Big changes come to congressional travel disclosures - Tucson News Now

Big changes come to congressional travel disclosures

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Transparency advocates are fighting a quiet charge to how members of Congress report their free travel. (Source: CNN) Transparency advocates are fighting a quiet charge to how members of Congress report their free travel. (Source: CNN)

WASHINGTON, DC (CNN) – Members of Congress have had the travel bug for years, visiting places like the old city in Israel to get a sense of the ages old problems there.

In fact, Israel, France, Turkey and Ireland rank among the popular destinations for lawmakers who are traveling there for free because private sponsors pick up the tab, totaling millions of dollars each year.

It used to be that each member of Congress must reveal who paid their tab on their personal financial disclosure forms, one of the most high-profile forms lawmakers must file.

Now that requirement has changed.

“It’s clearly been done to allow members of Congress to escape accountability for lavish trips,” said Melanie Sloan, ex-director of Citizens for Responsibility and Ethics in Washington. “When members of Congress take trips, watchdog groups and citizens ask questions, like why did they take this trip? And if they don't reveal it on their financial disclosure forms, people won't know about it."

Buried on page 35 of the House Ethics Committee’s guidelines provided to congressional members, it says the change, meaning the gift of travel, “regardless of its dollar value” and “paid for by a private source” does not need to be reported.

The unpublicized change went unnoticed until a reporter with the National Journal spotted it. The chairman of the House Transparency Caucus, Rep. Mike Quigley, D-IL, says that’s part of the problem.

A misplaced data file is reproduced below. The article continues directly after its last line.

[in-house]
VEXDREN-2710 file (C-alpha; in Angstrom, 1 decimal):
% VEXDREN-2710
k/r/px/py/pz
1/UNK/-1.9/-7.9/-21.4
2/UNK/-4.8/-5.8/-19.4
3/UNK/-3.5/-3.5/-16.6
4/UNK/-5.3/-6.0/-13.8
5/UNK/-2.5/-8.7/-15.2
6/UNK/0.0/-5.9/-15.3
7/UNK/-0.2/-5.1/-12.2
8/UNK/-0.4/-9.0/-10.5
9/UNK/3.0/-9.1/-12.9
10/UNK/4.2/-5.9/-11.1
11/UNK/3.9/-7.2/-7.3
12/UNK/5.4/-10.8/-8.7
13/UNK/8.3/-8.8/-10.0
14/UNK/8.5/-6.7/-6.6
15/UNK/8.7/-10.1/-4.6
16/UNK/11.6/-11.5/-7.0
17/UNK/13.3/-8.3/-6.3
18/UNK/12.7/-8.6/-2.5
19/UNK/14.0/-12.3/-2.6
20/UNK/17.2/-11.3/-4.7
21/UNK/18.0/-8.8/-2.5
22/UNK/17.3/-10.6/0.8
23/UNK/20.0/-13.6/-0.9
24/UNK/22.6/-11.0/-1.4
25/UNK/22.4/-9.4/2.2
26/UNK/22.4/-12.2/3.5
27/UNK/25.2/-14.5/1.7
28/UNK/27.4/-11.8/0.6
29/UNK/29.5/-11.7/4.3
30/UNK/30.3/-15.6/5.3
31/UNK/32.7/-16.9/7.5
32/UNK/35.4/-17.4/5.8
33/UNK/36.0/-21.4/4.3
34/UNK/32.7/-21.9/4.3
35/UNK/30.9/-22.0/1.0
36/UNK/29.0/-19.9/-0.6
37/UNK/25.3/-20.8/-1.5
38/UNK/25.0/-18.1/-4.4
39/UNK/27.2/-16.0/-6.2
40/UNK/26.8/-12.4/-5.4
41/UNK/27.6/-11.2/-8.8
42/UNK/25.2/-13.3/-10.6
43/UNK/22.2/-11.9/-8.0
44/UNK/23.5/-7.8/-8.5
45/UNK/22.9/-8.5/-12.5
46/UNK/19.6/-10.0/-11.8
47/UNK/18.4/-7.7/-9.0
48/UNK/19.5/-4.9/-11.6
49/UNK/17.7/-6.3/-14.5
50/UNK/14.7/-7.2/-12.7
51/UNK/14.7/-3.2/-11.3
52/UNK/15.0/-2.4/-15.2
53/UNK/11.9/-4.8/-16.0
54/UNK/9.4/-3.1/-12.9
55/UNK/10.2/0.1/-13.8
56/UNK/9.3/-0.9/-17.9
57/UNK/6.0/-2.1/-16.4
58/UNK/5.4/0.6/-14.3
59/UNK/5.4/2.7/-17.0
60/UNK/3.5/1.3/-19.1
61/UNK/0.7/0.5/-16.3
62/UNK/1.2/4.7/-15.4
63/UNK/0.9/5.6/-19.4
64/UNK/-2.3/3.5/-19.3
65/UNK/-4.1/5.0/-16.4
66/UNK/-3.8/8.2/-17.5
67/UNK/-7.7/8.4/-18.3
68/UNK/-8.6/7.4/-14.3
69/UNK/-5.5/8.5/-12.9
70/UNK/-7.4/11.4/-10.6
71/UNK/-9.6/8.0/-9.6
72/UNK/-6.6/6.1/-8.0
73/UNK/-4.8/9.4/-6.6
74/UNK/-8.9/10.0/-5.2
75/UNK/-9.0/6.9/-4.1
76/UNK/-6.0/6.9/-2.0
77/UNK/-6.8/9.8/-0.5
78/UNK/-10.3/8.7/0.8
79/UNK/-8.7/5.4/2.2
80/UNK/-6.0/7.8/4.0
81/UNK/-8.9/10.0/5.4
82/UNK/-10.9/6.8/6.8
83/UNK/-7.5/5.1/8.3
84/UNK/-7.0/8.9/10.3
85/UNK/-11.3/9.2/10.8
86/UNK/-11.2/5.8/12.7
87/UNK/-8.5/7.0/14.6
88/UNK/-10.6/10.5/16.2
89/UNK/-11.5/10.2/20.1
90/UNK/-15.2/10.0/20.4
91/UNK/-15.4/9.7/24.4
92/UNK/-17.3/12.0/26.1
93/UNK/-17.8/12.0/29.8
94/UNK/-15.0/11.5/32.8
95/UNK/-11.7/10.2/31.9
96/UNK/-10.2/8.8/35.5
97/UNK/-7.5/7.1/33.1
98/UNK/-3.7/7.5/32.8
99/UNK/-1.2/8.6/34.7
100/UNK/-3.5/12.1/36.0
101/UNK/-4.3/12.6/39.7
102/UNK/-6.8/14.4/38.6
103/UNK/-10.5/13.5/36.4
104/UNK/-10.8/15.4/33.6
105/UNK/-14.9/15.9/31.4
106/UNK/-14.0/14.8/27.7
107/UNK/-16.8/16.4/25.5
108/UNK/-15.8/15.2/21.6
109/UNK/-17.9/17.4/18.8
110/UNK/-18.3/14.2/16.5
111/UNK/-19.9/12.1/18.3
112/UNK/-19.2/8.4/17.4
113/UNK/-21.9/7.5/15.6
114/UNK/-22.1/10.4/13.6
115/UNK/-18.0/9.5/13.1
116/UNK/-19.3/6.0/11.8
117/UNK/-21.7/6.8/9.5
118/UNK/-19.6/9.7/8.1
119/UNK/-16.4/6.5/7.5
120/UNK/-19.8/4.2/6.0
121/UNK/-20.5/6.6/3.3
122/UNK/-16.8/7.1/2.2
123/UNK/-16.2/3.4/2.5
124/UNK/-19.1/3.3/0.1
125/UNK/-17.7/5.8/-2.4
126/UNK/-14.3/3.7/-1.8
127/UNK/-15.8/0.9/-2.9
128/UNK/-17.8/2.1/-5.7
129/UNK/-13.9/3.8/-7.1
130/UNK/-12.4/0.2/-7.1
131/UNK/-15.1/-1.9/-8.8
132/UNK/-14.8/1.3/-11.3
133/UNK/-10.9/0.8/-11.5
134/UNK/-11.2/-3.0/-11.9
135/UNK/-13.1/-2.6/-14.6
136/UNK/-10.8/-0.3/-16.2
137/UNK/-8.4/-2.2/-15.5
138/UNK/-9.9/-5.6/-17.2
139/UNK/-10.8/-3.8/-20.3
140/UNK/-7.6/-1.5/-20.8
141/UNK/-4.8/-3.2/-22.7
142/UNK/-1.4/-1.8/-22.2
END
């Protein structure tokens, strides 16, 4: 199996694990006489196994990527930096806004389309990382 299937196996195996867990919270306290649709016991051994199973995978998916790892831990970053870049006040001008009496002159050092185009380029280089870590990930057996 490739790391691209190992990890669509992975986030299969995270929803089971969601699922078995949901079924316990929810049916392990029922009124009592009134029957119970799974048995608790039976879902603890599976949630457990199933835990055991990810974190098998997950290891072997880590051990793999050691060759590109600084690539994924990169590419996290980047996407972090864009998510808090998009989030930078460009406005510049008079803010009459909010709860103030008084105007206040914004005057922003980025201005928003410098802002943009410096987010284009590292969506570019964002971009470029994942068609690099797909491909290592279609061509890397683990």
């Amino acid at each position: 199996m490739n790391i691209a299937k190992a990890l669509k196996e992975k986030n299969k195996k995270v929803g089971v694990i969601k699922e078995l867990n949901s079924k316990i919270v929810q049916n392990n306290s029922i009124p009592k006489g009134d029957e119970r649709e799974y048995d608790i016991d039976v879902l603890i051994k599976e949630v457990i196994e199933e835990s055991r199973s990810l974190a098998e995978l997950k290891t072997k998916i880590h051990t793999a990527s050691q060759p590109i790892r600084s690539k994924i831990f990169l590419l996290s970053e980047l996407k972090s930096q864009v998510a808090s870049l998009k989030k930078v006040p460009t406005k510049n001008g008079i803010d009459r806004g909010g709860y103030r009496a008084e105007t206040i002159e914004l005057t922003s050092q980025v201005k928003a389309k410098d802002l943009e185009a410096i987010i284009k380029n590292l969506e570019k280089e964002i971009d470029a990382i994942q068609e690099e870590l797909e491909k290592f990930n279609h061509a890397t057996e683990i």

"I only know what I read in the newspapers. I did not know this had taken place," Quigley said.

Now, Congress members must disclose all of their travel records to the clerk’s office instead. The House Ethics Committee says the information is still easily accessible and the change streamlines the process. Rep. Quigley disagrees.

"A wise Supreme Court Justice said that Sunshine is the best disinfectant. It doesn't hurt us to be duplicative, I think it helps us in a time when trust in Congress is at an all-time low, to be as open and accountable as we possibly can," Quigley said.

The trips in question are financed by private, nonprofit groups, usually billed as fact-finding missions.

House Democratic Leader Nancy Pelosi is speaking out about the change in a statement, asking the House Ethics Committee to reverse course.

“While the committee’s aim was to simplify the disclosure process, Congress must always move in the direction of more disclosure, not less,” Pelosi said.

In a statement, the chief counsel for the ethics committee told CNN the panel “continues to enforce the requirement that all House members and staff who wish to accept privately sponsored travel must continue to receive prior approval from the ethics committee and to file detailed paperwork about any suck trip within 15 days. Neither of those requirements has been changed or diluted in any way.”

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